The last step in our journey to finishing the major upgrades in our hall bathroom was flooring. Flooring that I'd had for, oh, a month at least but hadn't found the time to put down. We were seriously living with the subfloor exposed for all of that time, just covering it with bath mats when people came over. Sigh. We're past all that now, though, because **cue angels singing** I finally finished the bathroom flooring!!! I talked with you guys in an earlier post about maybe getting brave and doing a herringbone pattern in the tile. However, I chose the easy route and just stuck with square vinyl tiles knowing that we won't be in this house much longer {we're not moving yet, but a lot of our upgrades are to sell}. If I'm going to go crazy and do a herringbone floor, I'm going to do it somewhere I'm going to live for a while because, let's face it, it's going to take some time. The square tile route, though... not so much. I had the entire thing down in a little over an hour. This is the third room in our house that I've tiled, and two of those rooms I've done more than once already because I learned the hard way what my style was, so I've learned a few tricks along the way. In case you're tackling this sort of project on your own, I thought I'd share some of those things with y'all, and of course I really want to share how it turned out! Before we jump in, let me start with saying I've done self-stick tile in our kitchen and both bathrooms. I had not grouted any of those rooms, though, so that was a new experience {but an easy one}. Despite my love of power tools, I'm nervous to use a wet saw on real tile because the curves around the toilet make me nervous. I watched a YouTube video of a guy doing it, and you basically have to chip pieces off using straight cuts until you work your way all the way around the toilet -- it sounds like a ton of work and like I would screw it up a lot. So I opted for vinyl peel-and-stick instead. Here's the tile I used from Lowes. [caption id="attachment_3343" align="alignleft" width="900"] Just a little reminder of the bathroom and flooring from before.[/caption] All right, friends. Here's everything you'll need to tile and grout your bathroom:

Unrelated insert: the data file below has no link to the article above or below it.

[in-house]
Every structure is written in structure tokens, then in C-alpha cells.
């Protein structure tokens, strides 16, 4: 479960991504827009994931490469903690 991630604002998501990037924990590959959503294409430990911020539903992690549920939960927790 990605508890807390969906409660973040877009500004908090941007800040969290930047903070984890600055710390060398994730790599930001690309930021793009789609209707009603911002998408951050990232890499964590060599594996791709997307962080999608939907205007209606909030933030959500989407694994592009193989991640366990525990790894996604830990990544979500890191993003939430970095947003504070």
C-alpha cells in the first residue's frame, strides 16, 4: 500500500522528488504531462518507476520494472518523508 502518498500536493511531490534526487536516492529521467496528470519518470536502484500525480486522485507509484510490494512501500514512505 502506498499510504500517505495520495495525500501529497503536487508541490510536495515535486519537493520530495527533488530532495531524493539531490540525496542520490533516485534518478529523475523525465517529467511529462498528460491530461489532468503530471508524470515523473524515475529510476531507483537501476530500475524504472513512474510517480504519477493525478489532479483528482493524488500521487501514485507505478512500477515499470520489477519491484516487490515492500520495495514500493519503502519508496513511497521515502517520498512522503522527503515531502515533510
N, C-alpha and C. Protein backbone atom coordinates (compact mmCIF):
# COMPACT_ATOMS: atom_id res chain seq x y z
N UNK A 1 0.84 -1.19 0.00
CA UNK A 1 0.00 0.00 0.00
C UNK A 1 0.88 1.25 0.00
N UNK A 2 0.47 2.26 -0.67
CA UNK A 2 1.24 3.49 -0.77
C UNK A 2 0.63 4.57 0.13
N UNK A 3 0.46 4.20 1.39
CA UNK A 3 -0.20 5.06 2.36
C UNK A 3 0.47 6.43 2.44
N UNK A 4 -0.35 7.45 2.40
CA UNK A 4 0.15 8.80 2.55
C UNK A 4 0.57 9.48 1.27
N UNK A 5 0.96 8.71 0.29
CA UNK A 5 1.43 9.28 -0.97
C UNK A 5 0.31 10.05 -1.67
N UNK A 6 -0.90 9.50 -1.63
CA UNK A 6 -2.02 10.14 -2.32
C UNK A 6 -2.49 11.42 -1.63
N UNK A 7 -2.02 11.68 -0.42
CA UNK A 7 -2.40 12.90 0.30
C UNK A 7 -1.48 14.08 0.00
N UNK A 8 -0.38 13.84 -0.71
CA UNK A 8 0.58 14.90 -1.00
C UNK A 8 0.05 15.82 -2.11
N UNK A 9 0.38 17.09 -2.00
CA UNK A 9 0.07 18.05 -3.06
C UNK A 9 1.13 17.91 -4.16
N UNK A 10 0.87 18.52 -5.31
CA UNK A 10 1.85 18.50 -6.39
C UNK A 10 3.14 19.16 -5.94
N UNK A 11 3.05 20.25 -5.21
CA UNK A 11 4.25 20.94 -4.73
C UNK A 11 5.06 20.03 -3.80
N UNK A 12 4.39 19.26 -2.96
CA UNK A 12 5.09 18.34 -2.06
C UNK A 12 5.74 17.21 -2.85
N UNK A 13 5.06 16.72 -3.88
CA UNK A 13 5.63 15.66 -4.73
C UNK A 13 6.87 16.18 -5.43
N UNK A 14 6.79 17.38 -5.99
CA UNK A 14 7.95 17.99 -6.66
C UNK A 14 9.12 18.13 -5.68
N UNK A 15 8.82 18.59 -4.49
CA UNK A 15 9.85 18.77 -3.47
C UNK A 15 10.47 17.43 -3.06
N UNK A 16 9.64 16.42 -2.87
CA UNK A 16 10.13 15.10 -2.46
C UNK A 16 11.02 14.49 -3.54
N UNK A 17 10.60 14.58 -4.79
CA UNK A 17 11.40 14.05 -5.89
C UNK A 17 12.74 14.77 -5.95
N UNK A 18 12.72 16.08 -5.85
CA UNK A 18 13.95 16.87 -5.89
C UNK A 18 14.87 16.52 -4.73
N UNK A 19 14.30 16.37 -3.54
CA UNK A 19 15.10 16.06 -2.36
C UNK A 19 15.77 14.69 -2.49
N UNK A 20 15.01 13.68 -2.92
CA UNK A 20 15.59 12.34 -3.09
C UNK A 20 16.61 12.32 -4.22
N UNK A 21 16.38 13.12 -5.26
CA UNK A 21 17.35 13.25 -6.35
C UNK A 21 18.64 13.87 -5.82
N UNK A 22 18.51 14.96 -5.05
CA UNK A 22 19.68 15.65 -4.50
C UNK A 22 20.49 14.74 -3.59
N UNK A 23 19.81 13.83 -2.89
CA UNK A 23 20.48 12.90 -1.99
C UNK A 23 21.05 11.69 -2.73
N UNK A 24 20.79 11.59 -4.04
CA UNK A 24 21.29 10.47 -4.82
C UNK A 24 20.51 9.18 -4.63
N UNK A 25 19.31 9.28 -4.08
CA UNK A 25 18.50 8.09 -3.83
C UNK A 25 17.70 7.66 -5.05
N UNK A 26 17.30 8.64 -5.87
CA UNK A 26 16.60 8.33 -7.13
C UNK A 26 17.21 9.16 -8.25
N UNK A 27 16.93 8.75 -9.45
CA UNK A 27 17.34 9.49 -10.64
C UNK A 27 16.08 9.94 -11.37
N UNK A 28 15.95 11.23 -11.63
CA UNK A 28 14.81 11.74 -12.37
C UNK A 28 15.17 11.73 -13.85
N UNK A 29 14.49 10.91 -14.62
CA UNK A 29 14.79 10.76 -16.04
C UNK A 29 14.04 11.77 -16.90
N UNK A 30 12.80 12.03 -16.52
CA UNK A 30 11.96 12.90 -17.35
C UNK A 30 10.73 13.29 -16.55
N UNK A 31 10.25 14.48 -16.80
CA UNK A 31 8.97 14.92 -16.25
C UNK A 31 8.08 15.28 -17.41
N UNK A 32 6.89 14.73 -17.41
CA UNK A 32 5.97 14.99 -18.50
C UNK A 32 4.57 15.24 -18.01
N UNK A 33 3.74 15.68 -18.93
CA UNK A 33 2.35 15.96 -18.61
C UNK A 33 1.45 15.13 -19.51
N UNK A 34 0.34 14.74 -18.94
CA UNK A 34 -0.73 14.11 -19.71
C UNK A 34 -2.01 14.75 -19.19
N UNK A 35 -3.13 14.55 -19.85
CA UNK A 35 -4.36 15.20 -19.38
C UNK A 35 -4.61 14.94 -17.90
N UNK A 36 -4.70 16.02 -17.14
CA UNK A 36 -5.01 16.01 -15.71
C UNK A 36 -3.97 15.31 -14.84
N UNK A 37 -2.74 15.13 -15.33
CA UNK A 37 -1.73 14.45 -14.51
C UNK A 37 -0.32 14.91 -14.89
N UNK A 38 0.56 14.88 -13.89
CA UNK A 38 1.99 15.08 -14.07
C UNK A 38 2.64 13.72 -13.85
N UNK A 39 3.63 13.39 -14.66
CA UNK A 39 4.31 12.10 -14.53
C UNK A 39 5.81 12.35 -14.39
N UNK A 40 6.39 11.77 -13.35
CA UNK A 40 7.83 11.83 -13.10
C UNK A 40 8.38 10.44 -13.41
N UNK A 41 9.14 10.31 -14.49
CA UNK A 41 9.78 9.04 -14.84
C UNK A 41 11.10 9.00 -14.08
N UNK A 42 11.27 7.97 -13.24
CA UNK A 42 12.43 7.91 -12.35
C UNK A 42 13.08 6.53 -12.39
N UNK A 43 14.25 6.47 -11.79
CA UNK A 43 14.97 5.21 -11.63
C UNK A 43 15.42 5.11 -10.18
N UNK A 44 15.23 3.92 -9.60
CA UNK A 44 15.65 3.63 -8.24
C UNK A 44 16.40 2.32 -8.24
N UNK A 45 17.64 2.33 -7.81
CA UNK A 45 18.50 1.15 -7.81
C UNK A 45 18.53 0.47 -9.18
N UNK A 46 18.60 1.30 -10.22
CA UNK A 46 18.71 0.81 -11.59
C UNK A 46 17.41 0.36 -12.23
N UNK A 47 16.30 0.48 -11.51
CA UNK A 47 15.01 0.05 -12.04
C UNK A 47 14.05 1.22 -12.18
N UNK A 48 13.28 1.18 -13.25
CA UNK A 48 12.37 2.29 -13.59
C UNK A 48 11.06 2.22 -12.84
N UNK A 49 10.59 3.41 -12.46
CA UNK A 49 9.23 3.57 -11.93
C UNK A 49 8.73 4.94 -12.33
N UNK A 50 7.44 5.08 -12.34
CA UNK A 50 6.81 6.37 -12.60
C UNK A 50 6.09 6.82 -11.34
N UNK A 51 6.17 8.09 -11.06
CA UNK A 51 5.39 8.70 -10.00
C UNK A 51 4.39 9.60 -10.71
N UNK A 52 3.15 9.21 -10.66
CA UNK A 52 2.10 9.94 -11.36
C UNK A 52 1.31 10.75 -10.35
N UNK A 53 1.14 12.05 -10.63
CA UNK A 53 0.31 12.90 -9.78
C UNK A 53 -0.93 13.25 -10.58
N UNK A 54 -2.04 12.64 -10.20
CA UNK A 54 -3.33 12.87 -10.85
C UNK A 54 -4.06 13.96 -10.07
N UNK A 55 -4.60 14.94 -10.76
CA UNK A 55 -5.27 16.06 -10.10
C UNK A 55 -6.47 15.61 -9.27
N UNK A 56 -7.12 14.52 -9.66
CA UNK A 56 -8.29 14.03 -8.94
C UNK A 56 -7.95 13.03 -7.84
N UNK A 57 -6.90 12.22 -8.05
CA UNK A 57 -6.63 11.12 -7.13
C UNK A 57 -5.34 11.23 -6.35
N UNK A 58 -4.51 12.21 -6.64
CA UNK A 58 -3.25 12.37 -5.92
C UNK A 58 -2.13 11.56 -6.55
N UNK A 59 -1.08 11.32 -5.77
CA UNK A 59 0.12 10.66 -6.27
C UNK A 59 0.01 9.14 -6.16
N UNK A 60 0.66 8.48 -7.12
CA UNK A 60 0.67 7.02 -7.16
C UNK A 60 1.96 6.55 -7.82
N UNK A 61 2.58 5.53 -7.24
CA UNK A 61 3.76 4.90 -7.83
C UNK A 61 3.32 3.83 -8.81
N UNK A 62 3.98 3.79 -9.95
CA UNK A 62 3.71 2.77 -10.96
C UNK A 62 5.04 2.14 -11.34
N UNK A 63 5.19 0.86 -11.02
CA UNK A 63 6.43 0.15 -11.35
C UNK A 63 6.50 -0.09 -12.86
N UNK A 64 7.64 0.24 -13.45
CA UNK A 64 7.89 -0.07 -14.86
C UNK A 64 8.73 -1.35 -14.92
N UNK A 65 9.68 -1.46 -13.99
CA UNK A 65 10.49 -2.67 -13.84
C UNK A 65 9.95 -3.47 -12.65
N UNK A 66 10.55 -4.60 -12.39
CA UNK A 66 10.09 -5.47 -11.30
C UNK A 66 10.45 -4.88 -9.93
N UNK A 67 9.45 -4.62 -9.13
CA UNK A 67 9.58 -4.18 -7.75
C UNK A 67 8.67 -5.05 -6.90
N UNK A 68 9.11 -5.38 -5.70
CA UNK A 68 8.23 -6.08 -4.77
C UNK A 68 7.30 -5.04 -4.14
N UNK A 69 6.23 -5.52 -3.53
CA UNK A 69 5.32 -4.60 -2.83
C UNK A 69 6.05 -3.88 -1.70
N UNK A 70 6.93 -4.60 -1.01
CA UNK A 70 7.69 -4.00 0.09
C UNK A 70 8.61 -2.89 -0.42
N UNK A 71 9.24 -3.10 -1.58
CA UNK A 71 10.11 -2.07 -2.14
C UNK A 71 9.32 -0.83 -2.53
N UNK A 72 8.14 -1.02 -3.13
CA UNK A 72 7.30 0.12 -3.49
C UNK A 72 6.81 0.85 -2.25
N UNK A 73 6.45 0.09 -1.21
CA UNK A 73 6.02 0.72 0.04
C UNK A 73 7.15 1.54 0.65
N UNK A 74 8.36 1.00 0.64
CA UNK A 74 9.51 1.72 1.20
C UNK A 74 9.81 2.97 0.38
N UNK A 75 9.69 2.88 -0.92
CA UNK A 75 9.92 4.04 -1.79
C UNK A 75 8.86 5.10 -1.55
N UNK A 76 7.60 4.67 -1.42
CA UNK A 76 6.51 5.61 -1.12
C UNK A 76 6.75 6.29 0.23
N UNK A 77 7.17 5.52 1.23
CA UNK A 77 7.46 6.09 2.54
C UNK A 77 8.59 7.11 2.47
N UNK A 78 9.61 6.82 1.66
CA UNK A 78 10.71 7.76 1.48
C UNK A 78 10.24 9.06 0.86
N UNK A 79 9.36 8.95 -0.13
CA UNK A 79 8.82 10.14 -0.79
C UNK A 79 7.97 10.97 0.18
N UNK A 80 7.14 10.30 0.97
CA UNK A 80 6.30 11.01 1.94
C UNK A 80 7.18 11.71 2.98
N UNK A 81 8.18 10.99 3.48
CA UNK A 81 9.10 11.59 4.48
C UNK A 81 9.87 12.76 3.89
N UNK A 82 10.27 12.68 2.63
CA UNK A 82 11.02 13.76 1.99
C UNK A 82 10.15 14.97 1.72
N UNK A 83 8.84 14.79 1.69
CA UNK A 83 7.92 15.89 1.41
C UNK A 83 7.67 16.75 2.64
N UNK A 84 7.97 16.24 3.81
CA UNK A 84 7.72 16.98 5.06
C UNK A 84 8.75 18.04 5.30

• Vinyl peel and stick tile